By Jim Schroeder
Two Havre firefighters are flying to New York City today for a memorial service to honor the 343 members of the New York Fire Department who died in the terrorist attack of 9/11.
The memorial Saturday will also honor seven other members of the department who've been killed since the last memorial service in October 2000.
"I don't think we can do anything that could be just or fitting. But I think this is as close as we can come," said Capt. Mike Anderson, who left with fire engineer Bob Bergren this morning.
Anderson and Bergren will each carry an American flag for one of the fallen firefighters during the service in Madison Square Garden. A firefighter will carry a flag for every firefighter who has died in New York since October 2000.
Nearly 90,000 people, including family members of the fallen firefighters, are expected to attend the ceremony, Anderson said.
Anderson and Bergren originally planned to attend the event in November, but it was postponed because of a dispute between the firefighters and New York City's government, Anderson said.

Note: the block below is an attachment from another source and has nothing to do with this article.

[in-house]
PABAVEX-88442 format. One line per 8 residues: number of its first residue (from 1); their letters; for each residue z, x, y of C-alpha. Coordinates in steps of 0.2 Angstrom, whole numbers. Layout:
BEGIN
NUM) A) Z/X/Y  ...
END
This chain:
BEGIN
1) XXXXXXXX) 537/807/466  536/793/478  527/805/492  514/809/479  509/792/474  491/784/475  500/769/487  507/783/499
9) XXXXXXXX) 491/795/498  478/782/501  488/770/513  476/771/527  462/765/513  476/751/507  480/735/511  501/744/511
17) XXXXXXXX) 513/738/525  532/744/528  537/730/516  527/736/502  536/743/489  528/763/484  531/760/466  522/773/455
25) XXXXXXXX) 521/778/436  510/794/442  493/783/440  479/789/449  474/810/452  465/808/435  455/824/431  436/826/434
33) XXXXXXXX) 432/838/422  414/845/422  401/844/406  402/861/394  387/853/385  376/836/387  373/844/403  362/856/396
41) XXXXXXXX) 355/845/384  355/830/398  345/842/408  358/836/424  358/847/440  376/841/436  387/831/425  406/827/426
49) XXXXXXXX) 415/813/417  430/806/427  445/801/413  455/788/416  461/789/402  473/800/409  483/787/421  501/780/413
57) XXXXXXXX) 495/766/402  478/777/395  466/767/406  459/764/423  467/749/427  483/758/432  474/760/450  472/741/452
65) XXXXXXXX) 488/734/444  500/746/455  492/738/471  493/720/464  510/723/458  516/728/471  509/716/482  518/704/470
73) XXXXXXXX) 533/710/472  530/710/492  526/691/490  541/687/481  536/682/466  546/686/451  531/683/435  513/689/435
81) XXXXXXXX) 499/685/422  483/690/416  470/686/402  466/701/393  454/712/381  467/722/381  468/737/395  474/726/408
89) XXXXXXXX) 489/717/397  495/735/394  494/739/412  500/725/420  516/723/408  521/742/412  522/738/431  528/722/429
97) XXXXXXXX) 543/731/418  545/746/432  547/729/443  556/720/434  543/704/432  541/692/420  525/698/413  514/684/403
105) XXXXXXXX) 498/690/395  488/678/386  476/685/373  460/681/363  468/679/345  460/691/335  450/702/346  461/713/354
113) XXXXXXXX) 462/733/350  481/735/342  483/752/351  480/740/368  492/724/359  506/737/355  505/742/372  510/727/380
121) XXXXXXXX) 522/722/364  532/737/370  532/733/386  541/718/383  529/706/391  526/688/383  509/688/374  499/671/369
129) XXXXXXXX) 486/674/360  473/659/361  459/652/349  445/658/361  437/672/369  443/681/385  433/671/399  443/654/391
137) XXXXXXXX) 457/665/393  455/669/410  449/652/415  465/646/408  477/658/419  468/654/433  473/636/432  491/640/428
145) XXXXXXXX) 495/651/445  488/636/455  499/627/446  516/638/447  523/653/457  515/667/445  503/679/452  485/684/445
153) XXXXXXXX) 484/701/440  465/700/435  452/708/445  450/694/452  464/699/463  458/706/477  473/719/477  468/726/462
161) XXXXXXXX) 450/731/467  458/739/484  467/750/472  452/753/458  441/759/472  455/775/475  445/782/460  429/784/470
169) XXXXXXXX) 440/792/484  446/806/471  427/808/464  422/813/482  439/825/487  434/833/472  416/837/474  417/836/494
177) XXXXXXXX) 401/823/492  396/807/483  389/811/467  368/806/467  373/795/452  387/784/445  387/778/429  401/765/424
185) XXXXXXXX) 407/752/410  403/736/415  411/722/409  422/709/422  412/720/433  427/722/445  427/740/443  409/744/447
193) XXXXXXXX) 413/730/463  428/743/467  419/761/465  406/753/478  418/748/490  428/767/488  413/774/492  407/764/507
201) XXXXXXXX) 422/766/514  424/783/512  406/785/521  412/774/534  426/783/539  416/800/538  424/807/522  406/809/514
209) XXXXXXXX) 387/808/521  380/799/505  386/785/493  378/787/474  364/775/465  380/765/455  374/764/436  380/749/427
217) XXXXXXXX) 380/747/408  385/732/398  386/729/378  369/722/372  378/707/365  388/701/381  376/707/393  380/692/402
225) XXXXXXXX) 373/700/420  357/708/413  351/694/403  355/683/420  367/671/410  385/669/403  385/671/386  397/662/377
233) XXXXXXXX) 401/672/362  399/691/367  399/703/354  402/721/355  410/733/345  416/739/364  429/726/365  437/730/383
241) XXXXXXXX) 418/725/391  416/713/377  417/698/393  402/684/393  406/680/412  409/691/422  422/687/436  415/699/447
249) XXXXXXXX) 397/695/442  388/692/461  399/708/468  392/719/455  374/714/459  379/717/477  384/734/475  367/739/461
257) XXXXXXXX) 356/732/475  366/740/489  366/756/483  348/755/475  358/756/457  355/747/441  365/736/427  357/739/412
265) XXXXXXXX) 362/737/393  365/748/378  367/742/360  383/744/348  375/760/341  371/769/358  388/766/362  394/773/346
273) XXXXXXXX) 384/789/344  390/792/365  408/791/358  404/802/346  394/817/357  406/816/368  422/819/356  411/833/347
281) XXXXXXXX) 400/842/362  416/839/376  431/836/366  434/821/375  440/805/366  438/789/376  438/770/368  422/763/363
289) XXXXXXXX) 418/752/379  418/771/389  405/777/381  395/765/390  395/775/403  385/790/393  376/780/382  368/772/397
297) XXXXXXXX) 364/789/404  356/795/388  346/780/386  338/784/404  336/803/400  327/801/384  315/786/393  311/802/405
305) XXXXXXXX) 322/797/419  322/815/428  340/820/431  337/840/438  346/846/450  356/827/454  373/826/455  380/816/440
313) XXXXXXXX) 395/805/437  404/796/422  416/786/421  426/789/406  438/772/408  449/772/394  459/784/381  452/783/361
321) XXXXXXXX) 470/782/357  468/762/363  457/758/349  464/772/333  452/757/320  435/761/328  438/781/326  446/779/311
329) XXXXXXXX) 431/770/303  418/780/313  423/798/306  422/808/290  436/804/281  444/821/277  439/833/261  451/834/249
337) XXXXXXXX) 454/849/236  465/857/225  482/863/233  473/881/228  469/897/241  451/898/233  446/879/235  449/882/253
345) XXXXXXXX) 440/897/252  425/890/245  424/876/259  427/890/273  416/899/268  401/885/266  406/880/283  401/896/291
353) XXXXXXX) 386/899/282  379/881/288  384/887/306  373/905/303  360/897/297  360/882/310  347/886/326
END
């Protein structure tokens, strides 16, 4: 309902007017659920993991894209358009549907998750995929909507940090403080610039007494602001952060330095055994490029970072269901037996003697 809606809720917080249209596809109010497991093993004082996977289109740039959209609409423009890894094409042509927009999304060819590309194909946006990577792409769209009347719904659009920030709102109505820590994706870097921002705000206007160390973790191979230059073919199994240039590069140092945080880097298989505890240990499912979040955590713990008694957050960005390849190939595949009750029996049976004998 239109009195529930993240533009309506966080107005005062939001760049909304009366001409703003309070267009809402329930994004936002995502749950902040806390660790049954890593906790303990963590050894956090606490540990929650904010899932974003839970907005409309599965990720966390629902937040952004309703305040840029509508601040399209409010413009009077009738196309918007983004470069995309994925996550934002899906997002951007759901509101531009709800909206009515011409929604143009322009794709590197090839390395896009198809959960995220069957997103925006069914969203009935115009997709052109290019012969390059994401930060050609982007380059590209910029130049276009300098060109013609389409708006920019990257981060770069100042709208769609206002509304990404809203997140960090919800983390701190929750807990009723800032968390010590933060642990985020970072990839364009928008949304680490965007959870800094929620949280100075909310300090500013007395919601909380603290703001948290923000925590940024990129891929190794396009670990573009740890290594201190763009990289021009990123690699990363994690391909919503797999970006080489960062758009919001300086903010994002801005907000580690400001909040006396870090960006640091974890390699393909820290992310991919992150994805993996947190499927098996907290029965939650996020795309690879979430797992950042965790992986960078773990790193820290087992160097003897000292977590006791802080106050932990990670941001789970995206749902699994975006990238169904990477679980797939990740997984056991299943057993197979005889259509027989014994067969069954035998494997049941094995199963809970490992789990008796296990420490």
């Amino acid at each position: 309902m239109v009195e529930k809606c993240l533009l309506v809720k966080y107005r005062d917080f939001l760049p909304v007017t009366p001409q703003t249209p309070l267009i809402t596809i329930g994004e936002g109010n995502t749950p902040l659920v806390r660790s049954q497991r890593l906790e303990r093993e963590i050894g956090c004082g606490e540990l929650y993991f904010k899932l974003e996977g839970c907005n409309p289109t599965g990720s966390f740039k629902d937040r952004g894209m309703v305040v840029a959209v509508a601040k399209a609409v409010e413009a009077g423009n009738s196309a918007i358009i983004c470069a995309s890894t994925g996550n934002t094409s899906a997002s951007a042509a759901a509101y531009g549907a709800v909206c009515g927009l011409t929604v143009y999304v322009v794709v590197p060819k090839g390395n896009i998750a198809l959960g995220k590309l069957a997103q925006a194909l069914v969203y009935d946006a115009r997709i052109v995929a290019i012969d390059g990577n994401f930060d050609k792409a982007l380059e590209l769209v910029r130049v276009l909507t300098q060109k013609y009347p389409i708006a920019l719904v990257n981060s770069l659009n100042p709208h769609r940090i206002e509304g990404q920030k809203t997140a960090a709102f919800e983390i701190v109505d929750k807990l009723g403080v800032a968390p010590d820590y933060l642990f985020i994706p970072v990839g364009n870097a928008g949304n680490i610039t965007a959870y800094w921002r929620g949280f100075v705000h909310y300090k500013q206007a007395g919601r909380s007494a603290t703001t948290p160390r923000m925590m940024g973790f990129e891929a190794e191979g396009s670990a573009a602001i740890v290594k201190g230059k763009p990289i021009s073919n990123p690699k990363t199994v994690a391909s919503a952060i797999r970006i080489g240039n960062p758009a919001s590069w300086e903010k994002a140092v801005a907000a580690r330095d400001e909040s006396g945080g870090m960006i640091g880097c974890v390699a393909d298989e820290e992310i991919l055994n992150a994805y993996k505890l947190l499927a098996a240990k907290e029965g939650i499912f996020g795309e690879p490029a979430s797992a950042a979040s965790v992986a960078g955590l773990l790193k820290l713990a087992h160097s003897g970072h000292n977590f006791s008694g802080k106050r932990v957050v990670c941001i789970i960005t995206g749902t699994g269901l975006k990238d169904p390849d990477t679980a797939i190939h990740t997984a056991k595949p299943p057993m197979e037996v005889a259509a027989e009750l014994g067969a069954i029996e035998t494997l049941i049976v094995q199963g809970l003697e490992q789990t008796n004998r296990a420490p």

Anderson is representing the Montana State Firemen's Association and the 435 professional firefighters of Montana.
Bergren, a board member of the Montana AFL-CIO, is representing that labor group.
Both will be representing Local 601 of the International Association of Firefighters.
Besides attending the memorial services, Bergren and Anderson were invited by 12 firefighters from New York's Ladder 25 on the west side of upper Manhattan to attend the Giants football game on Sunday, a Broadway play and a sightseeing trip to New York's fire stations.
host to the 12 firefighters during a sightseeing trip in Montana in August. The New York firefighters were introduced at a special session of the Legislature in Helena.
Bergren and Anderson are also planning to see ground zero, the former site of the World Trade Center towers that collapsed on 9/11.
"I think it will be like approaching some hallowed piece of ground, like a battlefield or a cemetery," Bergren said.
Anderson said he expects to feel every kind of human emotion possible during the trip.